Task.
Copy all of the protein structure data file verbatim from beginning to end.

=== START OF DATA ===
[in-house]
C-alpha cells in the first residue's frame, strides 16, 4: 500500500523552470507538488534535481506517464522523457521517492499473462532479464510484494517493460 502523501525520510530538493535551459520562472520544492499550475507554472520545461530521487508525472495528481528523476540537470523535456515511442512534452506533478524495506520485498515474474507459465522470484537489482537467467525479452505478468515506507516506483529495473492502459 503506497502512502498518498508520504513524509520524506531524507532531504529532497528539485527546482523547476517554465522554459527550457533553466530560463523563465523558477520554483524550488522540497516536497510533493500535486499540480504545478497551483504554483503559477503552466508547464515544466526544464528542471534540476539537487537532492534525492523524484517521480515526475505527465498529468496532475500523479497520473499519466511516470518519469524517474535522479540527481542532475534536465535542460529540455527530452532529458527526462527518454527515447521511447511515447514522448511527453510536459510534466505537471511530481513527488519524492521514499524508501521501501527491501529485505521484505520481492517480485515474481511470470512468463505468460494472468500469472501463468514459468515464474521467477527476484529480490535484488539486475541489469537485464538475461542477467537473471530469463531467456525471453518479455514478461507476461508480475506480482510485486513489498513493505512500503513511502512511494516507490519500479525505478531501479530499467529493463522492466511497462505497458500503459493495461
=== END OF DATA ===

[in-house]
C-alpha cells in the first residue's frame, strides 16, 4: 500500500523552470507538488534535481506517464522523457521517492499473462532479464510484494517493460 502523501525520510530538493535551459520562472520544492499550475507554472520545461530521487508525472495528481528523476540537470523535456515511442512534452506533478524495506520485498515474474507459465522470484537489482537467467525479452505478468515506507516506483529495473492502459 503506497502512502498518498508520504513524509520524506531524507532531504529532497528539485527546482523547476517554465522554459527550457533553466530560463523563465523558477520554483524550488522540497516536497510533493500535486499540480504545478497551483504554483503559477503552466508547464515544466526544464528542471534540476539537487537532492534525492523524484517521480515526475505527465498529468496532475500523479497520473499519466511516470518519469524517474535522479540527481542532475534536465535542460529540455527530452532529458527526462527518454527515447521511447511515447514522448511527453510536459510534466505537471511530481513527488519524492521514499524508501521501501527491501529485505521484505520481492517480485515474481511470470512468463505468460494472468500469472501463468514459468515464474521467477527476484529480490535484488539486475541489469537485464538475461542477467537473471530469463531467456525471453518479455514478461507476461508480475506480482510485486513489498513493505512500503513511502512511494516507490519500479525505478531501479530499467529493463522492466511497462505497458500503459493495461